Research shows prepartum feeding behavior and interactions at feed bunk are associated with postpartum disease in transitioning dairy cattle

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Source: University of British Columbia

New research from UBC’s Animal Welfare Program shows that prepartum feeding behavior and interactions at the feed bunk are associated with postpartum disease in transitioning dairy cattle.

Read the article here: https://www.sciencedirect.com/science/article/pii/S0022030219309282

Abstract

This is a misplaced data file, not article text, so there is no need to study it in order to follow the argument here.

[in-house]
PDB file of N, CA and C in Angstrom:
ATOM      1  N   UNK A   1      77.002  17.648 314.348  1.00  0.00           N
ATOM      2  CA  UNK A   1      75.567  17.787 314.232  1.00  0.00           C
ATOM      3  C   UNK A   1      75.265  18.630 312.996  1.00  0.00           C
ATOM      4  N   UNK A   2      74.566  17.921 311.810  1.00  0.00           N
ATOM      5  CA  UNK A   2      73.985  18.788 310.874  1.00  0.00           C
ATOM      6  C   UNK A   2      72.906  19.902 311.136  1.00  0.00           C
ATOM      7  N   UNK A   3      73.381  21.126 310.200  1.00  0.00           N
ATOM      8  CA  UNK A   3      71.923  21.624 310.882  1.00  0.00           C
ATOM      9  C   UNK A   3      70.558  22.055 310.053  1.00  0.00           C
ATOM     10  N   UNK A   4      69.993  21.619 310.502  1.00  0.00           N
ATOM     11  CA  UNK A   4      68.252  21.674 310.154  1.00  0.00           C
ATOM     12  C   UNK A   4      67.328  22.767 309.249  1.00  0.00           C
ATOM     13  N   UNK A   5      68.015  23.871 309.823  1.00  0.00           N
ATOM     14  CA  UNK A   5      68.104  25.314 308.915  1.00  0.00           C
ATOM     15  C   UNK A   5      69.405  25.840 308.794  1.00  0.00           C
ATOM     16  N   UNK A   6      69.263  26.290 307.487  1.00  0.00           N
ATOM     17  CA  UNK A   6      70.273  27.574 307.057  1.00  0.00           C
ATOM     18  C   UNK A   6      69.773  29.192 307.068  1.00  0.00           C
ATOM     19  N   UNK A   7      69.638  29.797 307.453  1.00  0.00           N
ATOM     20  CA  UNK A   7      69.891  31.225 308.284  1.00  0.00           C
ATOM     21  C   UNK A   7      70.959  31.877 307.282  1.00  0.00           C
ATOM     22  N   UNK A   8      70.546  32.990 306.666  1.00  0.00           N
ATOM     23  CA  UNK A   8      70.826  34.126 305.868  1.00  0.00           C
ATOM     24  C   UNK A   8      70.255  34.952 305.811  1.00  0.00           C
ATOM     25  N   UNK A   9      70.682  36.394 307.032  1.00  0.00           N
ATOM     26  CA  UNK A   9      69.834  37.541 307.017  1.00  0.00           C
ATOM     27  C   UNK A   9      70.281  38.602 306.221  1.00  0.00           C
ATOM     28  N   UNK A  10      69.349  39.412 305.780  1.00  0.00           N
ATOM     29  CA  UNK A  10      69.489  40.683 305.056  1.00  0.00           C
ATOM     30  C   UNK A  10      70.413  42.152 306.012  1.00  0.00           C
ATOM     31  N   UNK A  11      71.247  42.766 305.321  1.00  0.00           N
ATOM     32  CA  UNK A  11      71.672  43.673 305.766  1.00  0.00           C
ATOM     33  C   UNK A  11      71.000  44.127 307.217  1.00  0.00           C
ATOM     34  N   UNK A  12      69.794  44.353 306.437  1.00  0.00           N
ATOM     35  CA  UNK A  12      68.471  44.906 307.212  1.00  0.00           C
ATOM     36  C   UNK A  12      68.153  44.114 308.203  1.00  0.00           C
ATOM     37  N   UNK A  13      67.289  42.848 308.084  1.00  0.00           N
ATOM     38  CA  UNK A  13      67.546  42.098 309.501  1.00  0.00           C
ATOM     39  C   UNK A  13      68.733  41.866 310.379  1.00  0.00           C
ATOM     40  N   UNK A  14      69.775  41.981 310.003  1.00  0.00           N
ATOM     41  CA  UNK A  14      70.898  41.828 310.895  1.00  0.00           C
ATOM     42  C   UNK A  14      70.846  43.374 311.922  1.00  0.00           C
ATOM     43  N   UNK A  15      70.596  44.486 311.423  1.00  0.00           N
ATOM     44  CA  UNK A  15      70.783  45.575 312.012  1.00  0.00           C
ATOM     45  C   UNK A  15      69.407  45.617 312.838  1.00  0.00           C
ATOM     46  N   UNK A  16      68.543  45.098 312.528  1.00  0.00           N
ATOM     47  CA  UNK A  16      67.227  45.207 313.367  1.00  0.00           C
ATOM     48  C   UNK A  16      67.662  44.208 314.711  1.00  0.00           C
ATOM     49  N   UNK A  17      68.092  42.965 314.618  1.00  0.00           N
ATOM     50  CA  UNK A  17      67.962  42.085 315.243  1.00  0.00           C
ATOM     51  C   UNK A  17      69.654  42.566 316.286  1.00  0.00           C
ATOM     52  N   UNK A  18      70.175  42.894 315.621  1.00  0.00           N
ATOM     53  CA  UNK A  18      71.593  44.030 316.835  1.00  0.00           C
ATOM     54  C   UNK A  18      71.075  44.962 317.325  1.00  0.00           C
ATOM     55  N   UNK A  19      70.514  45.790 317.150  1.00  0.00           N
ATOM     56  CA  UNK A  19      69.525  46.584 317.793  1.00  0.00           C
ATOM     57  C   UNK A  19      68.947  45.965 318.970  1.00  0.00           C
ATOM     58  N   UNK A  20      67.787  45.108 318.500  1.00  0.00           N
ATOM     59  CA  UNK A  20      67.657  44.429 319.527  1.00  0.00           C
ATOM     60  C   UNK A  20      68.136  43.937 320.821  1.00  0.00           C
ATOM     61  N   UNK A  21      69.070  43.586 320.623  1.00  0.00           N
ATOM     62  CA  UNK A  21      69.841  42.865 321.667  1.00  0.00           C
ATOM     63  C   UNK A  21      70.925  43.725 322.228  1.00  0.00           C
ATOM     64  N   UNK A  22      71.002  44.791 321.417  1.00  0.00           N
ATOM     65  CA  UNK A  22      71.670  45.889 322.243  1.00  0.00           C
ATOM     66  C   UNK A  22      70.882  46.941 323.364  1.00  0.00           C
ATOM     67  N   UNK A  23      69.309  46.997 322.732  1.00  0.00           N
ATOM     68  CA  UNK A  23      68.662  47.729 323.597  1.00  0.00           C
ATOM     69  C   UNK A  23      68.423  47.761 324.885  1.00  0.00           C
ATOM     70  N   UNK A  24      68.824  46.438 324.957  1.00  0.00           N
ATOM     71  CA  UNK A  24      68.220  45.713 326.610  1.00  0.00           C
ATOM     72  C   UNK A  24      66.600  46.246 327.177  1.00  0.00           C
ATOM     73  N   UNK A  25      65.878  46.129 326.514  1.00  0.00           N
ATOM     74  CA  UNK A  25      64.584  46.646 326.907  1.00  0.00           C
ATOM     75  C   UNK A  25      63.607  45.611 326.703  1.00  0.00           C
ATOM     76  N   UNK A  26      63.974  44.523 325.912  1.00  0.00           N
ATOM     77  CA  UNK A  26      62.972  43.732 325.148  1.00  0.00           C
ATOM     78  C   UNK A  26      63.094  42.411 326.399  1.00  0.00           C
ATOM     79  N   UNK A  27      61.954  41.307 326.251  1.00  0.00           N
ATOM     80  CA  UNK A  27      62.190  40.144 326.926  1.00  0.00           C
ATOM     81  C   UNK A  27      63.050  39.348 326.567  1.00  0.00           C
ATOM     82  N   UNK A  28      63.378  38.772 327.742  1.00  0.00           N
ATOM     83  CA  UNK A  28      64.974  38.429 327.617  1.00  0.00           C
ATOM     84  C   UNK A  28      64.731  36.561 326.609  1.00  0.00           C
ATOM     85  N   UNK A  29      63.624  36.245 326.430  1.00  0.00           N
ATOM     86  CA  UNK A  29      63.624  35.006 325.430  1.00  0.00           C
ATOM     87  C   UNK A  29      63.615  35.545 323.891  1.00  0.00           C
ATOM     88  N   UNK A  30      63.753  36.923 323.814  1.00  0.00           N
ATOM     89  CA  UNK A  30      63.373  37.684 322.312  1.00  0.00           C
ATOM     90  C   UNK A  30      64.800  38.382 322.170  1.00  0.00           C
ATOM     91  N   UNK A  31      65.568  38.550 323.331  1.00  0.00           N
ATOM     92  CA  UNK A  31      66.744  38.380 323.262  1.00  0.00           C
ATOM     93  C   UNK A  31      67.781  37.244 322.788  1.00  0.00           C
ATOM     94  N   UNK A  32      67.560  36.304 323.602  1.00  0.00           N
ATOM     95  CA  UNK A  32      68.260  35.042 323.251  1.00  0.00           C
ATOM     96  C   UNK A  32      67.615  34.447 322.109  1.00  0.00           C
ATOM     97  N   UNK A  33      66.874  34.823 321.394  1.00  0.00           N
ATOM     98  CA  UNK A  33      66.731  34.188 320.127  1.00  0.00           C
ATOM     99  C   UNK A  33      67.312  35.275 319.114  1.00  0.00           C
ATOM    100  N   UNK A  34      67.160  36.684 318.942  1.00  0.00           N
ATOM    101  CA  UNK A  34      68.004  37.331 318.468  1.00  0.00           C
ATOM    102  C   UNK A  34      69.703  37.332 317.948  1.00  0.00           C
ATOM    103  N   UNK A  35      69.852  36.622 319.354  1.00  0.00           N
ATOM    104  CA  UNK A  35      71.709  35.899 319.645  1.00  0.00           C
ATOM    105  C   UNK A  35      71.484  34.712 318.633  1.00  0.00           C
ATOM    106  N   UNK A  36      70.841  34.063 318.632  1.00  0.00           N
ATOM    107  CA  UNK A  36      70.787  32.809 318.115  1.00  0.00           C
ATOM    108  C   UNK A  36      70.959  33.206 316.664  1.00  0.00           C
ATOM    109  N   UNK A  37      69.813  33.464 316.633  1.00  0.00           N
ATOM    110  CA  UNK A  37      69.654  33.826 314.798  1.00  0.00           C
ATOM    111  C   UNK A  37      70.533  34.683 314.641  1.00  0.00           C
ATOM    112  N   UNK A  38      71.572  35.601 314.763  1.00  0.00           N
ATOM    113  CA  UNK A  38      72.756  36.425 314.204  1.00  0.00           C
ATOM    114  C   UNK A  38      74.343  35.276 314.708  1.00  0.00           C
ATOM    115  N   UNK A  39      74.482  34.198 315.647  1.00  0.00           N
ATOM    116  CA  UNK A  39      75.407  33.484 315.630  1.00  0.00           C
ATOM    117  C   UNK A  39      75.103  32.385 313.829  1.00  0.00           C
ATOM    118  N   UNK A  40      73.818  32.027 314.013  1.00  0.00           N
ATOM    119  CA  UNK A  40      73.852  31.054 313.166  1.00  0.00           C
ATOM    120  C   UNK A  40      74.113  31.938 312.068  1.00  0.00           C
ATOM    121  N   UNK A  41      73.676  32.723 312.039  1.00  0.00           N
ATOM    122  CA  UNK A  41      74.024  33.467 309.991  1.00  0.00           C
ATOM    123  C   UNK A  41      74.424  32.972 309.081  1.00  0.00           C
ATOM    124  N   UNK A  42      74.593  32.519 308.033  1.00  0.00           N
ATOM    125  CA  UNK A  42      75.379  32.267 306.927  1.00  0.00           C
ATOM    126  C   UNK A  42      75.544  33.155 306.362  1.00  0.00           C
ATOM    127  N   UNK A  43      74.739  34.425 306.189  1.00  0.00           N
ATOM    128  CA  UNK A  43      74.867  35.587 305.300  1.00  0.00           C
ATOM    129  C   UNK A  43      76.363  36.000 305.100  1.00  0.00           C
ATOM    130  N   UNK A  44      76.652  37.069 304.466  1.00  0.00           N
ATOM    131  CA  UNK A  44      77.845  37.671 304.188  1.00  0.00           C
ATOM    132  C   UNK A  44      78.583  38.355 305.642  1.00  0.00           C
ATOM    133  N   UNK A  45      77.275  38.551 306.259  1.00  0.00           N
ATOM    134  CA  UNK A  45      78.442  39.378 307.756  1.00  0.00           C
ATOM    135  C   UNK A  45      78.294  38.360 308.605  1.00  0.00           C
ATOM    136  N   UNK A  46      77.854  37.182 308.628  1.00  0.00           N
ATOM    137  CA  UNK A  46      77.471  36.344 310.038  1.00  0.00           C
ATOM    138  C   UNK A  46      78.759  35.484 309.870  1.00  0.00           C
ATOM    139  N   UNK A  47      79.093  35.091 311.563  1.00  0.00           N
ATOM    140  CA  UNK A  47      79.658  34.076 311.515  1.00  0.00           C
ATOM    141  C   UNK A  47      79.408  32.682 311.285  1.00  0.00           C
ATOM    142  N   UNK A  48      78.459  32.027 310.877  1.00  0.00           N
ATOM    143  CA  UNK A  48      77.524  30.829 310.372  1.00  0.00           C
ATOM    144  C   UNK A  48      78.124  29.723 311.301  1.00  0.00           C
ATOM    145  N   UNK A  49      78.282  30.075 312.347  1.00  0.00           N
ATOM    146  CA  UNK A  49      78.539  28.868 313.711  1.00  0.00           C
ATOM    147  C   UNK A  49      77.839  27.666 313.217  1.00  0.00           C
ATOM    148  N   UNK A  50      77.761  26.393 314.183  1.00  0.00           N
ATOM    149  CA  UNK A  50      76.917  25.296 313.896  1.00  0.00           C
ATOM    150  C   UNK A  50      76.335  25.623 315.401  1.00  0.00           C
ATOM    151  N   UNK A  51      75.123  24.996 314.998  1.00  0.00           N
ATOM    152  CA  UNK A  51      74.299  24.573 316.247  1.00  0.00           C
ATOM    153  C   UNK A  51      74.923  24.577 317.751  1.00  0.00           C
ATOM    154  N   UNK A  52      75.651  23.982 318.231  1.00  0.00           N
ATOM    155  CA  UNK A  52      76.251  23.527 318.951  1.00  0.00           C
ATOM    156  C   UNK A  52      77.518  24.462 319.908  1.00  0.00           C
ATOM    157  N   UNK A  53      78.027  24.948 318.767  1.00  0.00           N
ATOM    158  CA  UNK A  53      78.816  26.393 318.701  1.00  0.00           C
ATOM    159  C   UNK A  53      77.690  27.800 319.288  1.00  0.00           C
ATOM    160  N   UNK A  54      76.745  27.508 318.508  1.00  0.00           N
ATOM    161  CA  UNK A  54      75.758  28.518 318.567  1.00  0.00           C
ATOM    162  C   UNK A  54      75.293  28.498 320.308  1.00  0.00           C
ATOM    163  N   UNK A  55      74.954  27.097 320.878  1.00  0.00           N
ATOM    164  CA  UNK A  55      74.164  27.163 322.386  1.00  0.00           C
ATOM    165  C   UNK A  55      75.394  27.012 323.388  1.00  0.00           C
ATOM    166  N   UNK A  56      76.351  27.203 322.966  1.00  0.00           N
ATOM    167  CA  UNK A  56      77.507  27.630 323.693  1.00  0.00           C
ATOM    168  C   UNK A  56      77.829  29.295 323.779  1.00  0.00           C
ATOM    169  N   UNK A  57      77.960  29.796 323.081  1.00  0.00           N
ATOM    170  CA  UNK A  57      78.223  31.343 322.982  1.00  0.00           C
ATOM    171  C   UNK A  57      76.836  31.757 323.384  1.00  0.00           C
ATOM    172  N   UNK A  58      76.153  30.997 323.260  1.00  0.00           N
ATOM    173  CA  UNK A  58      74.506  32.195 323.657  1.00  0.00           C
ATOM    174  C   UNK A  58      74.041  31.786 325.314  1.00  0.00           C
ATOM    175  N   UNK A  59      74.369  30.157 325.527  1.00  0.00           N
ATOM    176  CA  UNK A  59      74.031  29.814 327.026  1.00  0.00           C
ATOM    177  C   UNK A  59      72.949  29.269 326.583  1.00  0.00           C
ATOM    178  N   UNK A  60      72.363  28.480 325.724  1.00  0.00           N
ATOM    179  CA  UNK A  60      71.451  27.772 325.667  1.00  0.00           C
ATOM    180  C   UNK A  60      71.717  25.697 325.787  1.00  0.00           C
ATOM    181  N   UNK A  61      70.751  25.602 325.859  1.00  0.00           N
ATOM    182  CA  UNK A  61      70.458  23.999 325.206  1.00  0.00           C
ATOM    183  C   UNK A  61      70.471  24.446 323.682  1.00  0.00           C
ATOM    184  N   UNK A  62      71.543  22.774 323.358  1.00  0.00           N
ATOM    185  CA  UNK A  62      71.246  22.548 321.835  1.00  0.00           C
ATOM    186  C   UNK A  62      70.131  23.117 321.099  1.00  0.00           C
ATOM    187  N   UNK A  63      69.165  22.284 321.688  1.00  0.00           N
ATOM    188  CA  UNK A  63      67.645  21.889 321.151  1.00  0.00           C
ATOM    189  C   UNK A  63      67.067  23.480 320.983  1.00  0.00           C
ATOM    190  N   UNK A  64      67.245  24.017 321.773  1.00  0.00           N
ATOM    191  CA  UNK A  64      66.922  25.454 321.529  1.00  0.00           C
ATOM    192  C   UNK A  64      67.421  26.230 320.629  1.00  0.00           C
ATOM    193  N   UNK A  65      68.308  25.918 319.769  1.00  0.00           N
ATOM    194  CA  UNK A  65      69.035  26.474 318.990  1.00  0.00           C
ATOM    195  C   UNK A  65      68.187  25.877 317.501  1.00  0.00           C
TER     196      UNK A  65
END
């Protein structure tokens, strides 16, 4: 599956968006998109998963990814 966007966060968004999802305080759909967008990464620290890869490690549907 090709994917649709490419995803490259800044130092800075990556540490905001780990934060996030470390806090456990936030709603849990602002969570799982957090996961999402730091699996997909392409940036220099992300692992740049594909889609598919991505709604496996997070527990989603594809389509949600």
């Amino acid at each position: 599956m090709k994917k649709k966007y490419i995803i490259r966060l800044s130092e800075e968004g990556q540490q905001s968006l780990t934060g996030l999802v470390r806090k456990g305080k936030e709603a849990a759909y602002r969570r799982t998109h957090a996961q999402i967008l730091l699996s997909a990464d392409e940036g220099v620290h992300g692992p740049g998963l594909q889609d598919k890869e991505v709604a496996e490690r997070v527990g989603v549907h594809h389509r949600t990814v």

Hyperketonemia and metritis are common in the weeks after calving. This study tested if feeding and agonistic behaviors before calving were associated with the development of hyperketonemia (HYK) and metritis after calving. Holstein cows on 5 commercial farms were monitored for HYK (as identified using a cow-side β-hydroxybutyrate test) and metritis (using visual and olfactory assessment of vaginal discharge); both tests were conducted twice a week for 2 wk. Based on this assessment, we selected a balanced sample of cows that remained healthy (no signs of illness; n = 20), cows diagnosed with either HYK (n = 20) or metritis (n = 20), and cows with both HYK and metritis (n = 20). Video recordings from the 8 wk before calving (scored every 2 wk for 90 min immediately after fresh feed delivery) were used to evaluate feeding behavior and competition at the feed bunk. Feeding behavior before calving was associated with postpartum diagnosis of HYK and metritis. Specifically, cows that spent less time eating had higher odds of HYK and metritis. Odds of remaining healthy (compared with becoming sick with at least 1 condition) increased by 1.3 times for every additional 15 min spent eating. Additionally, cows that were involved in fewer agonistic interactions prepartum were more likely to be diagnosed with both conditions during the postpartum period. Odds of remaining healthy (compared with becoming sick with at least one condition) increased by 1.9 times for every 6 additional interactions. We conclude that prepartum feeding and agonistic behaviors can be used to identify animals at risk of HYK and metritis postpartum.